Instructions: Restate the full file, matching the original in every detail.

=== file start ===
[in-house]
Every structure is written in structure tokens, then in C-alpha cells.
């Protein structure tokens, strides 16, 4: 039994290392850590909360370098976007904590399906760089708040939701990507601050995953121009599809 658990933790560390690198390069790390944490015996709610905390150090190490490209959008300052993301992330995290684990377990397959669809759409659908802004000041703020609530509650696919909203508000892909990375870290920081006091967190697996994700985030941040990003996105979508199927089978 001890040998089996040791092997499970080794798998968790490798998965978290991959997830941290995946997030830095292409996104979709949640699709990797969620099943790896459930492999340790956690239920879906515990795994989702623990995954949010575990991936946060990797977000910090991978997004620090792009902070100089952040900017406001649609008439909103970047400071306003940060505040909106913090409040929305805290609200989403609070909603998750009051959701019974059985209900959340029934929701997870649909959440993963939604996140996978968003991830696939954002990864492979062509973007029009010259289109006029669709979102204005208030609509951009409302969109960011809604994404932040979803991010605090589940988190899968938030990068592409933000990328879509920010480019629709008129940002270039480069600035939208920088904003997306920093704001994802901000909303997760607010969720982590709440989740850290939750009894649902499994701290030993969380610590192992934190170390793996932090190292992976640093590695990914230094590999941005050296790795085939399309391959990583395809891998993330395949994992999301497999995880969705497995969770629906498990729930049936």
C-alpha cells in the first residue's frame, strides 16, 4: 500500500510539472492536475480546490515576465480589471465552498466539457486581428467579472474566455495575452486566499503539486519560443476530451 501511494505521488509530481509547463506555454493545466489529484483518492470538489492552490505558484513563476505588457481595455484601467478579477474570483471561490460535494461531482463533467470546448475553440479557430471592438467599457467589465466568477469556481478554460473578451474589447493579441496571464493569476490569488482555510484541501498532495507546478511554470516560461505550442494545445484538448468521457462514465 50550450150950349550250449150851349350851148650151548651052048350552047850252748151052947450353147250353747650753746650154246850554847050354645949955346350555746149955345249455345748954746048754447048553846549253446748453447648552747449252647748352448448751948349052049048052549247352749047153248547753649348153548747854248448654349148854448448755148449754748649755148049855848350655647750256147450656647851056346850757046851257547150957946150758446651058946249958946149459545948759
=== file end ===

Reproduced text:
[in-house]
Every structure is written in structure tokens, then in C-alpha cells.
């Protein structure tokens, strides 16, 4: 039994290392850590909360370098976007904590399906760089708040939701990507601050995953121009599809 658990933790560390690198390069790390944490015996709610905390150090190490490209959008300052993301992330995290684990377990397959669809759409659908802004000041703020609530509650696919909203508000892909990375870290920081006091967190697996994700985030941040990003996105979508199927089978 001890040998089996040791092997499970080794798998968790490798998965978290991959997830941290995946997030830095292409996104979709949640699709990797969620099943790896459930492999340790956690239920879906515990795994989702623990995954949010575990991936946060990797977000910090991978997004620090792009902070100089952040900017406001649609008439909103970047400071306003940060505040909106913090409040929305805290609200989403609070909603998750009051959701019974059985209900959340029934929701997870649909959440993963939604996140996978968003991830696939954002990864492979062509973007029009010259289109006029669709979102204005208030609509951009409302969109960011809604994404932040979803991010605090589940988190899968938030990068592409933000990328879509920010480019629709008129940002270039480069600035939208920088904003997306920093704001994802901000909303997760607010969720982590709440989740850290939750009894649902499994701290030993969380610590192992934190170390793996932090190292992976640093590695990914230094590999941005050296790795085939399309391959990583395809891998993330395949994992999301497999995880969705497995969770629906498990729930049936």
C-alpha cells in the first residue's frame, strides 16, 4: 500500500510539472492536475480546490515576465480589471465552498466539457486581428467579472474566455495575452486566499503539486519560443476530451 501511494505521488509530481509547463506555454493545466489529484483518492470538489492552490505558484513563476505588457481595455484601467478579477474570483471561490460535494461531482463533467470546448475553440479557430471592438467599457467589465466568477469556481478554460473578451474589447493579441496571464493569476490569488482555510484541501498532495507546478511554470516560461505550442494545445484538448468521457462514465 50550450150950349550250449150851349350851148650151548651052048350552047850252748151052947450353147250353747650753746650154246850554847050354645949955346350555746149955345249455345748954746048754447048553846549253446748453447648552747449252647748352448448751948349052049048052549247352749047153248547753649348153548747854248448654349148854448448755148449754748649755148049855848350655647750256147450656647851056346850757046851257547150957946150758446651058946249958946149459545948759